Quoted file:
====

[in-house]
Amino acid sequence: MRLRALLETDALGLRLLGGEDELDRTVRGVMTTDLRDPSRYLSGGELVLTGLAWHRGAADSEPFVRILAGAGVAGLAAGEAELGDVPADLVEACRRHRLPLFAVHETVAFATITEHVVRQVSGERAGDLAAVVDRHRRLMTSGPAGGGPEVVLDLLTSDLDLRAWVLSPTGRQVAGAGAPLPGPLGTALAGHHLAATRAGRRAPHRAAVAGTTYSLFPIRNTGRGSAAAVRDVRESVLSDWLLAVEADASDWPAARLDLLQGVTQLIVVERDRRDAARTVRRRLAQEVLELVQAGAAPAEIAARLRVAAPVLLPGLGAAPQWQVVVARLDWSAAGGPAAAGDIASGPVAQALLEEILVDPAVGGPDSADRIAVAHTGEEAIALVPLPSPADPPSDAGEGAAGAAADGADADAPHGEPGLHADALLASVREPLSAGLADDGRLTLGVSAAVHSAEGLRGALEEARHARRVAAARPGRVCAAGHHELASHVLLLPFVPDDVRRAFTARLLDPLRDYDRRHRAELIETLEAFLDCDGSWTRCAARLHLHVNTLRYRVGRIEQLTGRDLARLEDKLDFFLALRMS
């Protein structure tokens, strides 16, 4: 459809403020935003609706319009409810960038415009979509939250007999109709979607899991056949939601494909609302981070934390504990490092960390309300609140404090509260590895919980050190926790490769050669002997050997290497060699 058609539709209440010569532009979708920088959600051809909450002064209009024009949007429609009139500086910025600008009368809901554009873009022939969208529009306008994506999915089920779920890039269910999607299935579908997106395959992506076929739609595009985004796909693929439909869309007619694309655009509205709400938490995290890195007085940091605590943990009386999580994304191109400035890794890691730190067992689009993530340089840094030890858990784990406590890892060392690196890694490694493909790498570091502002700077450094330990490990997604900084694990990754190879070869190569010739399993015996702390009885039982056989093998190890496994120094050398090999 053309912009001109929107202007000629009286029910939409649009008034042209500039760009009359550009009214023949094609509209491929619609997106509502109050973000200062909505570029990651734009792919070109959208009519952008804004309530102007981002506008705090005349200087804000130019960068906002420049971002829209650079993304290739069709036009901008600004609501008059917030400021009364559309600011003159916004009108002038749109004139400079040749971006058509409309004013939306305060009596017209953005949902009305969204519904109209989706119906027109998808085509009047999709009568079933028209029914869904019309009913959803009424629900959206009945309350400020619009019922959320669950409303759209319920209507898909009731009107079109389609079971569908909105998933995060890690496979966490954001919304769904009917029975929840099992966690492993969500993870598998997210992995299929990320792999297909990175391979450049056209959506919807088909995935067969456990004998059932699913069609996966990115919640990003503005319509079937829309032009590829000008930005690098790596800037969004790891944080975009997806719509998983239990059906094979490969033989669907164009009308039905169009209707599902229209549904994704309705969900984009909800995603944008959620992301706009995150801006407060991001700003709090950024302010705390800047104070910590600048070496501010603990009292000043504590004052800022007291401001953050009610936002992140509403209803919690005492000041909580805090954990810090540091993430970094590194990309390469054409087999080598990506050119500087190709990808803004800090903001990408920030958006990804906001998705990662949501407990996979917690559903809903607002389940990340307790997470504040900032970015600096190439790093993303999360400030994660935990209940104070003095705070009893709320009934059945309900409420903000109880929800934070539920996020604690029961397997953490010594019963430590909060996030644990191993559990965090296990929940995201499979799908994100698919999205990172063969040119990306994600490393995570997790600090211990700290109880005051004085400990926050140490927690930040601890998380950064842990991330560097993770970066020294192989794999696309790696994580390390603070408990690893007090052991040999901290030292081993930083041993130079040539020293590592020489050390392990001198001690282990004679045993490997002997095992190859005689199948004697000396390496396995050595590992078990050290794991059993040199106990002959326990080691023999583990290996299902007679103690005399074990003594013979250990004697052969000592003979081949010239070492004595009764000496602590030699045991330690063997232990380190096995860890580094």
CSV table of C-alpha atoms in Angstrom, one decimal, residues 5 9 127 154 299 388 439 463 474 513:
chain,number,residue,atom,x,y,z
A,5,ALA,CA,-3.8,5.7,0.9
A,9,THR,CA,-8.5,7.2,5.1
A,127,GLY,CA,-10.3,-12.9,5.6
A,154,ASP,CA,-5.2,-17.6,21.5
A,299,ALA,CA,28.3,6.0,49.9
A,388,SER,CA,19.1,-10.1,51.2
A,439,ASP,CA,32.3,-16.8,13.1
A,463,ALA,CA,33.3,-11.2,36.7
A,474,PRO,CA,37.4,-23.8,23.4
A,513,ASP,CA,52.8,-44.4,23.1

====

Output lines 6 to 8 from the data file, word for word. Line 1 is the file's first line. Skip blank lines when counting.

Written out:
A,5,ALA,CA,-3.8,5.7,0.9
A,9,THR,CA,-8.5,7.2,5.1
A,127,GLY,CA,-10.3,-12.9,5.6